Posts Tagged ‘Autism’


Thursday, November 20th, 2014

In case you don’t follow me on Facebook or Twitter, you may have missed a couple of really fantastic things that have happened in the last couple of weeks.


First, our short documentary – Powerful Medicine: Simply Magic – was recently named Best Short Documentary in the Disabilities Track at the Outside the Box Film Festival in California.  We’ve submitted the film at several other festivals in 2015 and are waiting to hear if we’ve been accepted.  I think the message of the film is an important one for our society.  I hope the selection committees do as well!  If you want more information, you can also check out Join The Move.



Next, a second interview was posted by Voice of America on their website on the Healing of Magic program.  You can listen to the interview here.  You can also post a comment if you like.  Currently, there are comments from all over the world including these:

by: karnpob from: thailand

11/10/2014 2:45 AM
You know what Kevin. You’re not only help people with your magic trick but you also help millions of people to do as what you do. You enlighten many children regardless of their disability. So everybody applause!!! Just pay it forward.
by: Yan Chen from: China

11/14/2014 9:49 AM
I am moved when I read the story. It is so warm. Give more attentions to the weaker. Magic is not only cool but pretty helpful to change a person‘s mind.
by: verina from: egypt

11/09/2014 11:13 PM
It’s a great and moral thing to devote my skills that God grants me to help people with disabilities to build their self confidence. It’s what Spencer did with Liam using Magic Therapy.



And lastly, just in case you missed it, you can find the first Voice of America story HERE on the Hocus Focus Project.  I had the privilege of conducting a couple of workshops for individuals with autism a few weeks ago at the BlackRock Center for the Arts in Maryland.  This story is based on those experiences.

We are wrapping up our fall tour this weekend.  We’ve had a great tour and have performed in some beautiful theatres to sold out audiences.  Thank you for your support!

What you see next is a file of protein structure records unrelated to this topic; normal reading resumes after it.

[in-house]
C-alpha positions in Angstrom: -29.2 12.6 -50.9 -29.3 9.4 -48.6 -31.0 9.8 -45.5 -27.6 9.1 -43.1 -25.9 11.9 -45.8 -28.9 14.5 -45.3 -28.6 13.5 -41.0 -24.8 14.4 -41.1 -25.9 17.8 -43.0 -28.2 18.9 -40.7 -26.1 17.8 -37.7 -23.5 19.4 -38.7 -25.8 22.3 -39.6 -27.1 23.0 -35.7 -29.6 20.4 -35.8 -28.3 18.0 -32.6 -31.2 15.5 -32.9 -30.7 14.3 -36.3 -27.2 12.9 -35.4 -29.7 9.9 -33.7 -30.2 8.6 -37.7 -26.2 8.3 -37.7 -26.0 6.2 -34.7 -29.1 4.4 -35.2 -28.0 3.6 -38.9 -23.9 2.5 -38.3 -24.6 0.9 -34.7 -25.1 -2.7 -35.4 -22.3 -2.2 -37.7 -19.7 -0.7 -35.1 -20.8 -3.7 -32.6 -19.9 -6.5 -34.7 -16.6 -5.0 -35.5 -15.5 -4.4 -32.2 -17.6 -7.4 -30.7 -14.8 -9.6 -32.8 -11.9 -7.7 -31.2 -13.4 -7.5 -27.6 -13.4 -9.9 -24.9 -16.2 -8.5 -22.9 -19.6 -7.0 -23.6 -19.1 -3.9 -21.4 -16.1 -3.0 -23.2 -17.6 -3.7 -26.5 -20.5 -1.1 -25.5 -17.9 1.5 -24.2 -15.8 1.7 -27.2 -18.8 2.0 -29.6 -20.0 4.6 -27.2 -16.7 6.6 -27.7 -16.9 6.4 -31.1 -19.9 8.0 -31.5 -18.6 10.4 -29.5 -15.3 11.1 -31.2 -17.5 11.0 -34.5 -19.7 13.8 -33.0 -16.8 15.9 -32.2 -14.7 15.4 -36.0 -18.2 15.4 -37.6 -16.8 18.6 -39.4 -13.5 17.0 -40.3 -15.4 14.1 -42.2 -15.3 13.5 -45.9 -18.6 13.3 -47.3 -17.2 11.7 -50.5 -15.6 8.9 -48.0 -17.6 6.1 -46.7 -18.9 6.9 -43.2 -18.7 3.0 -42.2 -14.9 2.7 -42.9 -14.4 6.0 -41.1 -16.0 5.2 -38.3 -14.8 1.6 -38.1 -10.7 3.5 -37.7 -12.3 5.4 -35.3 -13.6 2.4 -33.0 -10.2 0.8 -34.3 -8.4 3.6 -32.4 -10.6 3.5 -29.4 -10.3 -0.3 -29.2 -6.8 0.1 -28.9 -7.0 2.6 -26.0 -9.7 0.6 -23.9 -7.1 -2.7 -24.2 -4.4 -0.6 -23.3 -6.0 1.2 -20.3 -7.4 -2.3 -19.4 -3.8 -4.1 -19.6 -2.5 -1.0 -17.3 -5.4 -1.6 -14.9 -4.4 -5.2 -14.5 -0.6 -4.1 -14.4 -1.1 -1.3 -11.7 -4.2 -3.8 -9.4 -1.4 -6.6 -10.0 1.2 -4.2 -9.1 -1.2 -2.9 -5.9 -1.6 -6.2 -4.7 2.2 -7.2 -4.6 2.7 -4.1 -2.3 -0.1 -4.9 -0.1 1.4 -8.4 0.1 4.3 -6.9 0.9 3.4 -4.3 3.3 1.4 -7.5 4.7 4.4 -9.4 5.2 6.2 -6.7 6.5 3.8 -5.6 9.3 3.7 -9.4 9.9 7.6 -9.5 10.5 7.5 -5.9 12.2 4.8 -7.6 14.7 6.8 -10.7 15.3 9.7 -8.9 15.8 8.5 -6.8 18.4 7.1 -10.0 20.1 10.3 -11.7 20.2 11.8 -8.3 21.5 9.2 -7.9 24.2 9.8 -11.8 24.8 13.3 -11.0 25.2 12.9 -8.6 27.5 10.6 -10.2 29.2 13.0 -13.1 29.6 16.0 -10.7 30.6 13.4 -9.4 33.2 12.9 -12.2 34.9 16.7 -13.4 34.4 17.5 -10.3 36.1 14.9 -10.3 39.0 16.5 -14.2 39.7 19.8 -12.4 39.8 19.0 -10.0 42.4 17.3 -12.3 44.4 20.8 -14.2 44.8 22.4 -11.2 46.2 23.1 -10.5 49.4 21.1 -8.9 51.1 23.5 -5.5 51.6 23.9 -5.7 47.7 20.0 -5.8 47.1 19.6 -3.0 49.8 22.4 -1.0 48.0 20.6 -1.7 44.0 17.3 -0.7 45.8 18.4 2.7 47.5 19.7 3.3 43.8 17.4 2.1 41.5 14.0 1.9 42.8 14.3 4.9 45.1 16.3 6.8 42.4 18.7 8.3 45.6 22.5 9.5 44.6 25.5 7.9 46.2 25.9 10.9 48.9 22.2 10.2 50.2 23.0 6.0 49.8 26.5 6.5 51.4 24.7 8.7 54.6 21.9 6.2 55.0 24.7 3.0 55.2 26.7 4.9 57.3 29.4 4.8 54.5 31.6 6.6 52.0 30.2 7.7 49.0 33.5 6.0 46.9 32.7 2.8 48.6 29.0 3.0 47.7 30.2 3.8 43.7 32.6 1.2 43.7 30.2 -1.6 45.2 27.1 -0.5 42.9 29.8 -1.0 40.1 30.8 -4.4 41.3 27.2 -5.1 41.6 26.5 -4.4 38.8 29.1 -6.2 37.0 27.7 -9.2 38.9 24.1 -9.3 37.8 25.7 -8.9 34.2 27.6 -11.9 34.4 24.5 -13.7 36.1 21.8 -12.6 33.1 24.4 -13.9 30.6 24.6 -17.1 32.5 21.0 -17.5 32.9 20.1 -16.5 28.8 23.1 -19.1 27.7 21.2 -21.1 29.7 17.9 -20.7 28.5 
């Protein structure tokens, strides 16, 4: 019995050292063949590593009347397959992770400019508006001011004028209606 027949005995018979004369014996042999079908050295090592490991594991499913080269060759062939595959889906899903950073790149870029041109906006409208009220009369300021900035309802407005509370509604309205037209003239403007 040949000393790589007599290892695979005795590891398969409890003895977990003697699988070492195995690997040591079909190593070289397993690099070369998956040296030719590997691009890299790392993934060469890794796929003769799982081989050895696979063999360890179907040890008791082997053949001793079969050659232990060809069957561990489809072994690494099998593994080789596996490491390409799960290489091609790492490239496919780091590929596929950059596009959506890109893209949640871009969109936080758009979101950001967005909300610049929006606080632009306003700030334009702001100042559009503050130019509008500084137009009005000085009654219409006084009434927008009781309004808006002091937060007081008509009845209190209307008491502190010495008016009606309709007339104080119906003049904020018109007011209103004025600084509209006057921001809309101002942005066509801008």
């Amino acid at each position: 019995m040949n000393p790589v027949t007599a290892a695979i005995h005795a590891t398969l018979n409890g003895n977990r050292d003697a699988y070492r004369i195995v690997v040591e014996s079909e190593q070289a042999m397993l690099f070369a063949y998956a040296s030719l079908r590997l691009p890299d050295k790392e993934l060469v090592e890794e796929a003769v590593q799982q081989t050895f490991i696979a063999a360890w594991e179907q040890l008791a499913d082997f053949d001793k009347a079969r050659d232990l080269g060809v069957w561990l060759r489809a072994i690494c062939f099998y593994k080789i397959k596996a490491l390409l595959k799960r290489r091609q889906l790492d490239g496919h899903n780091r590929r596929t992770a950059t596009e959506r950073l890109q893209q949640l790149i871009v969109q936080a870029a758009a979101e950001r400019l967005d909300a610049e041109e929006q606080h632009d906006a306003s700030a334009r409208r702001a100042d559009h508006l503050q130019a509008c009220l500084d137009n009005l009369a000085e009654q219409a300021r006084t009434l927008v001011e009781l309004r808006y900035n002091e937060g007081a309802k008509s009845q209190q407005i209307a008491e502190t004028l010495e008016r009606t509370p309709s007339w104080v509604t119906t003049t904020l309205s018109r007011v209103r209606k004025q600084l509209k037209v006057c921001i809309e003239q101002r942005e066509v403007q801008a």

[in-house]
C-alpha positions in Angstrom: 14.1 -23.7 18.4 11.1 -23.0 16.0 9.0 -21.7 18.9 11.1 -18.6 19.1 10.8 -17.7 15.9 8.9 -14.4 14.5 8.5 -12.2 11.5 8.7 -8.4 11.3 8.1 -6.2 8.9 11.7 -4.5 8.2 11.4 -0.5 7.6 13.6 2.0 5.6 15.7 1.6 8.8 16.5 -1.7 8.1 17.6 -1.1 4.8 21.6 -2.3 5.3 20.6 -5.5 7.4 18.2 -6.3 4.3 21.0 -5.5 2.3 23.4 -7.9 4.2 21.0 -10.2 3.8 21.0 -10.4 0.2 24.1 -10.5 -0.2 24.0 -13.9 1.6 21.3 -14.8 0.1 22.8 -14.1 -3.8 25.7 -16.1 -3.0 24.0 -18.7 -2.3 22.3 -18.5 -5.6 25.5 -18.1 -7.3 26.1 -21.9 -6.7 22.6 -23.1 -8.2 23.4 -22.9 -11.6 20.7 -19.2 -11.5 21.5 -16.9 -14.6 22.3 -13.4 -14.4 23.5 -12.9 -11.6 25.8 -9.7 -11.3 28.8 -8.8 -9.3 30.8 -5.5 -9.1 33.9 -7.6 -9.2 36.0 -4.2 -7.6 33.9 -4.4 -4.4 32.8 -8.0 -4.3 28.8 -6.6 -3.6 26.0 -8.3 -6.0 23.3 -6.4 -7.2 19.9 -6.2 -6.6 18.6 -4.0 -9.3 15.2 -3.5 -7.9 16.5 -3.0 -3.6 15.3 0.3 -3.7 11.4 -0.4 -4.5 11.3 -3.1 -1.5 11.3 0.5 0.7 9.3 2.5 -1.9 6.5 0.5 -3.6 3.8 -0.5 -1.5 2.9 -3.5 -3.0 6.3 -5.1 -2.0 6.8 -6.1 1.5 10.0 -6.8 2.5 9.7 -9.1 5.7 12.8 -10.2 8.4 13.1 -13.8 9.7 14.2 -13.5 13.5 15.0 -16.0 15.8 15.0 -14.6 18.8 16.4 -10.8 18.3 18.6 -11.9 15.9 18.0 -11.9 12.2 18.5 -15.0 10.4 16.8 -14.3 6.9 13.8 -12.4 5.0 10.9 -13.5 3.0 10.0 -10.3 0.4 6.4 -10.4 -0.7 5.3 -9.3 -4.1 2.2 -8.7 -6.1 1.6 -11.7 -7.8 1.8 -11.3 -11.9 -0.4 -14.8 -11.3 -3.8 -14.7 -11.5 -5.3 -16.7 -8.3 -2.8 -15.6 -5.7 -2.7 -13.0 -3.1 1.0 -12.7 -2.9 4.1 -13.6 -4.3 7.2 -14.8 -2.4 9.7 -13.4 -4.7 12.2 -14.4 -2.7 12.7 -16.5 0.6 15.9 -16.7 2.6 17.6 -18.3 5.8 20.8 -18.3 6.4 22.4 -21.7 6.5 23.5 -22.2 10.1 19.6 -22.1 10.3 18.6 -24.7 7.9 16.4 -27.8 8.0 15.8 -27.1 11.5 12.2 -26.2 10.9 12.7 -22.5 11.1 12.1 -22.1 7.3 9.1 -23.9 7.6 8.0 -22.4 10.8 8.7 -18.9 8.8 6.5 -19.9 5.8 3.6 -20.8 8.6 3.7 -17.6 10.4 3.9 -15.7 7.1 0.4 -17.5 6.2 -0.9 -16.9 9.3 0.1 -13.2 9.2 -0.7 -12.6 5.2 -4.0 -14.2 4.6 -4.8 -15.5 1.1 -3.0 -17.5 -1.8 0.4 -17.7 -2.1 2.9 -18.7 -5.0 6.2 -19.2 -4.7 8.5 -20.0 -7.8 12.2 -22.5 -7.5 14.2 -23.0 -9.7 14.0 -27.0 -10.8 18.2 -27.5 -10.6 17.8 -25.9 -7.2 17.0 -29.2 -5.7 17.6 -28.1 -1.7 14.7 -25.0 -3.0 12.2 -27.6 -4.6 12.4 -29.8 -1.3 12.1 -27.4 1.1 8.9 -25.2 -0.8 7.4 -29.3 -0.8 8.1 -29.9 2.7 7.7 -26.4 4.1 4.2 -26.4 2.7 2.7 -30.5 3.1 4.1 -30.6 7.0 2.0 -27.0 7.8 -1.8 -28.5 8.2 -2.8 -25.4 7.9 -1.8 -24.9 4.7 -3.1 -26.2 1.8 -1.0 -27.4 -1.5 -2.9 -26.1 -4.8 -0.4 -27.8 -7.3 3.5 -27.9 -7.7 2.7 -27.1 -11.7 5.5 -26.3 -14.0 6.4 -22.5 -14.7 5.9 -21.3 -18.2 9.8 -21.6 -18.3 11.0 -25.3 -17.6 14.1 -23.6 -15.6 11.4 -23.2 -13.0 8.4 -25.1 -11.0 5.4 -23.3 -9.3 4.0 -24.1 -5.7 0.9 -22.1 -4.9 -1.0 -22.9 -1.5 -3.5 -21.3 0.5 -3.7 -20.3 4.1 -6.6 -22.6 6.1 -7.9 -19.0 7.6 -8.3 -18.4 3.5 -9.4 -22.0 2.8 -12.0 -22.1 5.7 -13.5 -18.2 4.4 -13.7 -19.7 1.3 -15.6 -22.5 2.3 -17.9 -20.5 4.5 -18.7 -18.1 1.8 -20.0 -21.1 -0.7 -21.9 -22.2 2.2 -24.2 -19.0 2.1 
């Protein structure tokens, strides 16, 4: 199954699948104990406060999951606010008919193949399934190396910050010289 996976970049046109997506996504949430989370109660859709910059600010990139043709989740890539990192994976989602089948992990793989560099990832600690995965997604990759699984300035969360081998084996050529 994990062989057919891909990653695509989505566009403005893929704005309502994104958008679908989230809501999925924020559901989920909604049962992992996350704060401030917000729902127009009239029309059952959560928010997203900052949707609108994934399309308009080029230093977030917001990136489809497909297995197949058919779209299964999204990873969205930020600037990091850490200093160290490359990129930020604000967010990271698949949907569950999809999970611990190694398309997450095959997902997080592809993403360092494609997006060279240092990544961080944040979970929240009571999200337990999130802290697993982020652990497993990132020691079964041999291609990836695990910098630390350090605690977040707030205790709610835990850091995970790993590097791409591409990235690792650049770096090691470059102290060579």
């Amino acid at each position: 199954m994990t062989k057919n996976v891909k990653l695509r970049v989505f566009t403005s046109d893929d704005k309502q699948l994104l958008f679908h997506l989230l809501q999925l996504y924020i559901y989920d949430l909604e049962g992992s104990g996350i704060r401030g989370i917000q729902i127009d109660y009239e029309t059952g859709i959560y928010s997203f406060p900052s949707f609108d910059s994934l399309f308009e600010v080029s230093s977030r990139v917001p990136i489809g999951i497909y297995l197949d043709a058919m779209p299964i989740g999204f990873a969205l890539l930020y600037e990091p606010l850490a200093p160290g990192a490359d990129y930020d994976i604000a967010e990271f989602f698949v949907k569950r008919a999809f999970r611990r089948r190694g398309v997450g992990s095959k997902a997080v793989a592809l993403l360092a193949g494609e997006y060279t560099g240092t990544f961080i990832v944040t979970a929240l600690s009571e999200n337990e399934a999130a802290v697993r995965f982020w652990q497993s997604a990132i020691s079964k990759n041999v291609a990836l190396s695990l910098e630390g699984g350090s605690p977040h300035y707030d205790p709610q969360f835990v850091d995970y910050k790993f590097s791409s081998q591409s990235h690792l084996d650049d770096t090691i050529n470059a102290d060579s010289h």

Wednesday, September 24th, 2014

I am very pleased to announce that POWERFUL MEDICINE: SIMPLY MAGIC has been chosen as an official finalist for the Outside the Box Film Festival to be held in Bakersfield, CA (November 7-9, 2014).  This is our first letter of acceptance so we are all very excited!



Saturday, March 15th, 2014

I haven’t been writing in my blog nearly as much as I once did.  Much of that is because I’m connected to so many people through Twitter, Facebook, and Foursquare that you know my day-t0-day activities without having to write them here.  But I know that some of you aren’t connected with me so, please, take a moment and do that:


Twitter: @kevinspencer72

The last few months have been incredibly busy.  In January and early February, we toured in Florida performing for wonderful audiences in beautiful places and warm temperatures.  In February, we moved the show to the Midwest where we toured Iowa – where we also performed for wonderful audiences in beautiful places and COLD temperatures!

After a nice run through Iowa, the team flew back to Virginia for a few days while I made a visit to Kansas State University to work with some of their drama therapy students.  Over several days, an amazing group of people gathered to prepare for an exciting research project happening this summer at the Flint Hills Summer Fun Camp.  We will be exploring the impact that learning/performing magic tricks can have on the executive function skills of children with Autism and ADHD.  This will be the first multidisciplinary, arts-integrated intervention model designed to document this type of program!

After a few days in Manhattan, KS, I drove back to Kansas City to present a 3-hour workshop at the Midwest Symposium for Leadership in Behavior Disorders.  This was a wonderful opportunity to share the Hocus Focus program with special educators across the U.S.  The workshop was overwhelmingly received with more than 40 schools signing up to participate in future research.

Once things wrapped in Kansas, I was on a plane to College Station, TX where I would meet up with the rest of the team.  We had a great show and spent several days working in the area:  3 television interviews, 1 newspaper interview, 1 radio interview, 8 workshops for 205 special education students in 7 schools, and 2 professional development workshops for 53 teachers and therapists.  It was a productive week!

We drove on to Amarillo for a performance at the Globe-News Theatre.  This is a truly spectacular theatre – one of the most unique I’ve ever seen.  The audience was amazing and we wrapped it all up with another standing ovation.

As I write this, I’ve been partnering with Lone Tree Performing Arts Center and Developmental Pathways in Colorado.  It’s been a busy week working with a variety of young adults with developmental and intellectual disabilities throughout the Metropolitan Denver area.  But it has been an amazing experience!  Tomorrow is the last of our events here and then I’ll be on a flight to Virginia on Sunday to spend 36 hours at my house…just in time for another snow storm.